Common Mistake: My Scuba Regulator Does Not Supply Enough Air

Technology has advanced a lot for scuba divers and the equipment they use in the last fifty-years. There has been more improvements in the equipment from twenty years ago versus the last ten years. When some scuba divers go a little deeper or find themselves working harder, such as into a current, they feel the regulator is not supplying enough air. For most recreational diving, just about all regulators on the market are sufficient enough to supply a diver with enough air. So why does it feel like you are starting to suck rubber after a while? It's a great question, and it starts with the scuba diver. Regardless of the regulator brand, how much you paid or the bells and whistles it has, many of the problems that divers face are caused by the diver themselves. It will be hard to believe at first. Once you begin to understand and change your breathing pattern, then you will start seeing a major difference in your breathing at depth or in a current. Many divers that have this complaint usually over breath their regulator. What does that mean? It means you are trying to pull more out than it can supply. Does that mean that it is not working properly? Not at all. It does mean you are demanding more air, but you, the diver, can control that. Most problems can be controlled underwater. This is a skill you must practice to increase your confidence and comfort zone. When you go a little deeper, the air you breath becomes more dense. The denser it is, the harder it is to draw from. Naturally, this will cause you to breathe harder. Swimming against the current could give you the same feeling. Try going for a fast walk, or slow run and see what happens to your breathing rate. Naturally, it will go up. Is this all the regulator's fault? The regulator is designed to supply the diver with an adequate air supply while scuba diving. If that is so, then why does it feel you cannot get enough air to catch your breath? It is because your mind thinks you are not receiving enough air. It does not actually mean there is not enough air being supplied. In order to control this, you have to control your mind to think it is getting enough air. How do we do that? We simply start by controlling our breathing pattern. The easiest way to do this is by counting for five-seconds with your hand while inhaling and exhaling. It doesn't matter if it's really five-seconds or not, it's the principle of it. Take a deep breath in and count… one, two, three, four, five… lifting each finger on one hand. Now you start to exhale for the same five seconds… one, two, three, four, five…. Use your hand again to count. If you try it right now, you might notice the difference and start to feel a little more relaxed. If you do this a good handful of times (5-10), you will start to notice your demand for more air will slowly start to decrease. Eventually you will return to normal breathing. It is the same regulator, same depth, and same conditions, but now you are breathing at a normal pace, or close to it. What changed? You convinced your mind that you are receiving enough air. All we needed to do is change the breathing pattern. Eventually, things will go back to about normal and you will be able to enjoy your dive. After you have control of your breathing, you can then look at your trim and buoyancy. Trim is your ability to stay vertical or horizontal without tilting to one side or the other. Controlling your buoyancy will help in preventing you from over breathing your regulator and thinking it is not supplying you with enough air. All of this will help you enjoy scuba diving so much more.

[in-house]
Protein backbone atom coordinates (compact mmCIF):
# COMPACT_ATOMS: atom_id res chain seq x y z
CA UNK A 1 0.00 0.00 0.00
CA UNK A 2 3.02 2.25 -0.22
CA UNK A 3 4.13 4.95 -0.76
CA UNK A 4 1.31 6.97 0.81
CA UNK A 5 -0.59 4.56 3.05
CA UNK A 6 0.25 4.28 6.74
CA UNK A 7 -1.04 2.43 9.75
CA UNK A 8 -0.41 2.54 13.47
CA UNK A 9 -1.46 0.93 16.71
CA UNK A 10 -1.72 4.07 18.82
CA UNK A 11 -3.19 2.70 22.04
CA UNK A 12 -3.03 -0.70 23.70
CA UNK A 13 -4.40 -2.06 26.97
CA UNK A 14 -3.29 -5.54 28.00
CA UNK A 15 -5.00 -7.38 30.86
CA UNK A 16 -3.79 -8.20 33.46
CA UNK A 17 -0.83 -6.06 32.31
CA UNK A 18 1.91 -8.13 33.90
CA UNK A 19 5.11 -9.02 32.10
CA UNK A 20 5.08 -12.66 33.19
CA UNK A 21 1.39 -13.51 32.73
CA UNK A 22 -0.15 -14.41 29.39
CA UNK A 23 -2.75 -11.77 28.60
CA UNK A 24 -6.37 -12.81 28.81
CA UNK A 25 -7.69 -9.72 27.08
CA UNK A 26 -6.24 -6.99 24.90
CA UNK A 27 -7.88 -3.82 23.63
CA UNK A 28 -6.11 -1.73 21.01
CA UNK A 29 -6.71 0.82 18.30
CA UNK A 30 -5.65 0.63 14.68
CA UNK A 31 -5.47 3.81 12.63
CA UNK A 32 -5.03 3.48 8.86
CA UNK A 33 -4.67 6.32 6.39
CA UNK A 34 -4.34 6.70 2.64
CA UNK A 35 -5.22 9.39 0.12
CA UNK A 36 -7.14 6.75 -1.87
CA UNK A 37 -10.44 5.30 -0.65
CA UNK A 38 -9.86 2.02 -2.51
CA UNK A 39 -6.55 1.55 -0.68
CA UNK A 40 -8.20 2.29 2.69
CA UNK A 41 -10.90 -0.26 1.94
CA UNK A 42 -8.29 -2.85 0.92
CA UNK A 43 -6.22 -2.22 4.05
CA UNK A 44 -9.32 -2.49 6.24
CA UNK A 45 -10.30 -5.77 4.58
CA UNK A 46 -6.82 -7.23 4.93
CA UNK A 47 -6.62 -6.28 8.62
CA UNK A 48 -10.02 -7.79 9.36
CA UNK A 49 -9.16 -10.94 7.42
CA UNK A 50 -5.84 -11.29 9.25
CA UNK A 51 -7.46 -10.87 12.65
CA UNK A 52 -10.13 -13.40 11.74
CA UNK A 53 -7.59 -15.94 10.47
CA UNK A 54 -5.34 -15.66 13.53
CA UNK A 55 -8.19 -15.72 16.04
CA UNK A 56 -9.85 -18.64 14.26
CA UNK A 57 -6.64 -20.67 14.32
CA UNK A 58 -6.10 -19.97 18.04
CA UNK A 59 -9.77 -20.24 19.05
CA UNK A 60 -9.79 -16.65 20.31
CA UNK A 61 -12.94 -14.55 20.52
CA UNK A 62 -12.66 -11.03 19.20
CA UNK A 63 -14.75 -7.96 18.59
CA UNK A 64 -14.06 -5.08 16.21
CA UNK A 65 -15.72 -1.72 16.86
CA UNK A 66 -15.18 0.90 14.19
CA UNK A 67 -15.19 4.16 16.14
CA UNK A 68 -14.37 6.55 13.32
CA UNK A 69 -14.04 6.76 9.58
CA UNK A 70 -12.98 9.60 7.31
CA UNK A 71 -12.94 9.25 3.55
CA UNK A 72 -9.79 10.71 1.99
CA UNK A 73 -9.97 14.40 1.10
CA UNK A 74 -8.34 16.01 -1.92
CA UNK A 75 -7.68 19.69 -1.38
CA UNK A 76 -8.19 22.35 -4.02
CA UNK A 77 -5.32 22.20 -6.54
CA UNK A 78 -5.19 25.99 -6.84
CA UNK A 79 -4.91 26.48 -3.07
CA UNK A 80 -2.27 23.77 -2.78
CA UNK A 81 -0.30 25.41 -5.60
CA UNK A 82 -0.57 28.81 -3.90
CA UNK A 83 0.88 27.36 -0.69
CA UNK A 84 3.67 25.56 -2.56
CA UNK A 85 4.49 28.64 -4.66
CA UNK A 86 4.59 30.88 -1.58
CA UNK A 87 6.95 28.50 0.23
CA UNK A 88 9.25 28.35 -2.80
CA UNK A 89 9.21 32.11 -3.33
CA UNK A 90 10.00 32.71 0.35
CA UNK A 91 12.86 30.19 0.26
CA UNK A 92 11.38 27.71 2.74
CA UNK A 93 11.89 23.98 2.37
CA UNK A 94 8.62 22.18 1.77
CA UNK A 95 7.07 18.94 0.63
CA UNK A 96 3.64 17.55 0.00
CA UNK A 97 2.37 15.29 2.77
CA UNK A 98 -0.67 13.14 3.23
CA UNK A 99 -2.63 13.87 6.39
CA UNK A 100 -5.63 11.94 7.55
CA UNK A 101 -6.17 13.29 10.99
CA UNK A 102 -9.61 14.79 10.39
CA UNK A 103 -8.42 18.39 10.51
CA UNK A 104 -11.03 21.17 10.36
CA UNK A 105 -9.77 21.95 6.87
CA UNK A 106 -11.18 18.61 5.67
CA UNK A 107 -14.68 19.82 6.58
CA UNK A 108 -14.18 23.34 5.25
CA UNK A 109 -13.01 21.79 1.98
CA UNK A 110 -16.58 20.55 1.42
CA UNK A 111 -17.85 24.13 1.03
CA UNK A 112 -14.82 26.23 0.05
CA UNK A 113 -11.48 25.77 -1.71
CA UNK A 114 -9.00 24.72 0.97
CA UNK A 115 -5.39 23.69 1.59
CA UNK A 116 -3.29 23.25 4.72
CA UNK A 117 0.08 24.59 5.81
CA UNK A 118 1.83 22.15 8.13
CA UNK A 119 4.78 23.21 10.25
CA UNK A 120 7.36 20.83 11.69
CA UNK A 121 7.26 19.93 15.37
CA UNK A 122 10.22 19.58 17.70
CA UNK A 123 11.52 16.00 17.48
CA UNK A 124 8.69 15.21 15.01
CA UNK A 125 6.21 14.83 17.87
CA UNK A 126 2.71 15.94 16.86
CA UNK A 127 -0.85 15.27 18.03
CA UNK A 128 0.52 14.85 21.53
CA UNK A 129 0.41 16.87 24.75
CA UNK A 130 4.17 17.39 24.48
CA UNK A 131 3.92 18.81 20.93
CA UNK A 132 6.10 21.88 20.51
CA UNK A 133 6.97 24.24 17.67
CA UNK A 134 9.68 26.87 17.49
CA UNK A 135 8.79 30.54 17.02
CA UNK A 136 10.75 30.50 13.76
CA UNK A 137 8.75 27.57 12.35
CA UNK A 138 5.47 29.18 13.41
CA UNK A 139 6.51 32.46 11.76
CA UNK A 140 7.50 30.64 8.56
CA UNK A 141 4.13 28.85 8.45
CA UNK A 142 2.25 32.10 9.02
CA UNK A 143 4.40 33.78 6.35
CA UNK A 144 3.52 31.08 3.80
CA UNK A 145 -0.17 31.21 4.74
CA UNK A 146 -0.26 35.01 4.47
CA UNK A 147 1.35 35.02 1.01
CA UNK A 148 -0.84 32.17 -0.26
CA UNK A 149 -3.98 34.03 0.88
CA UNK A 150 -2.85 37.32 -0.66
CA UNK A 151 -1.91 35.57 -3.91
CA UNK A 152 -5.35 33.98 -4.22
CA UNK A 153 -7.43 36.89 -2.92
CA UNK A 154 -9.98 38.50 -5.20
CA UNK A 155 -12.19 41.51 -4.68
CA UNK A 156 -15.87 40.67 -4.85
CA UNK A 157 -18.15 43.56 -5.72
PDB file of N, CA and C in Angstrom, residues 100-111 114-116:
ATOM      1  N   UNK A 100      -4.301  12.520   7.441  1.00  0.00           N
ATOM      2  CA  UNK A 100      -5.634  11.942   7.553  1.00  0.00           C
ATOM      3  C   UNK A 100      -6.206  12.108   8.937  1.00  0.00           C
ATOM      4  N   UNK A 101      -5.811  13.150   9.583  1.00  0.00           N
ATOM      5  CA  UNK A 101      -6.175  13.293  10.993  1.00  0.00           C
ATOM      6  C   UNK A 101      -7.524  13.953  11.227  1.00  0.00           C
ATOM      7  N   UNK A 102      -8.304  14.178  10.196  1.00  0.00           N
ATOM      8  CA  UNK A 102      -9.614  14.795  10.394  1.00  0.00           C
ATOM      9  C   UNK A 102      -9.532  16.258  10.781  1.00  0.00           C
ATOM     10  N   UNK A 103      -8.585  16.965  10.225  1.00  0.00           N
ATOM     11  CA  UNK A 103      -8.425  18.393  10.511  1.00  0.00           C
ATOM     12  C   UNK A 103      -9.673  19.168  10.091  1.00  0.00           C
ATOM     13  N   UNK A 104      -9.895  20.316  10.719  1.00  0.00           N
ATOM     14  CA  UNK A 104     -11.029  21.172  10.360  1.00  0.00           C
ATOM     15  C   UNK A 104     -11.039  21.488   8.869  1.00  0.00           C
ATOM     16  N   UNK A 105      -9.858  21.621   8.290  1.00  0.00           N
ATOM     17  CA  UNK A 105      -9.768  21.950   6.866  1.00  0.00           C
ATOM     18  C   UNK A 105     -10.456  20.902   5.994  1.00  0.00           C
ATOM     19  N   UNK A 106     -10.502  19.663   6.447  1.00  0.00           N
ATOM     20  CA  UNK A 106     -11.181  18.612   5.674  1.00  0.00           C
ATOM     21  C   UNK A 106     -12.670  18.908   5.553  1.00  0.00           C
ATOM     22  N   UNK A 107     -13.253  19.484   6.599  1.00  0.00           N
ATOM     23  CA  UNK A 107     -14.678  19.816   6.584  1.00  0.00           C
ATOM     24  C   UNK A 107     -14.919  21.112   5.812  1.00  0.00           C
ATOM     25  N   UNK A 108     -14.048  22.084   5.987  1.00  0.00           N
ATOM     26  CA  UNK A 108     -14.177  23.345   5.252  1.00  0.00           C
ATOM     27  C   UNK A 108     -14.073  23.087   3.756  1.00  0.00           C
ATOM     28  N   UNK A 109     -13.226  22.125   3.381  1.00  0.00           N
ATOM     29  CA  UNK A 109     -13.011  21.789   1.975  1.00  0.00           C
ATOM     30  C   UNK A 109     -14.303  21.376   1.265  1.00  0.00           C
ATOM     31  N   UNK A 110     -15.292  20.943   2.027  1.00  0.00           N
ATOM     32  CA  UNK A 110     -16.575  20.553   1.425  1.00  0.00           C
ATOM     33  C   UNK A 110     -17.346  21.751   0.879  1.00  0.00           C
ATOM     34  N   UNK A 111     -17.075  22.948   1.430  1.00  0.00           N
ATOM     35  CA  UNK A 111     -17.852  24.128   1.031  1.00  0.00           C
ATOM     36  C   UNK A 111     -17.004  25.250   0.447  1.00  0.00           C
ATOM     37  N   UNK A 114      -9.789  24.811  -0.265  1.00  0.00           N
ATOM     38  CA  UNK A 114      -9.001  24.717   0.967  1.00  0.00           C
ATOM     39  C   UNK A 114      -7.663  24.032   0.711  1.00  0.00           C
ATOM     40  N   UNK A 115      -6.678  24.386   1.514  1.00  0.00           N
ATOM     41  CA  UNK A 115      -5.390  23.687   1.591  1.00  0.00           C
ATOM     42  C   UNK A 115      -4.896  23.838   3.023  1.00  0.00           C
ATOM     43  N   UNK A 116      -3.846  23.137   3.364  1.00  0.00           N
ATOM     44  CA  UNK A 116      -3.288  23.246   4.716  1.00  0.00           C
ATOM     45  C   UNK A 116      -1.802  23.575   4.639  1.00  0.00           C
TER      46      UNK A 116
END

Comments (0)

No comments yet.

Leave a comment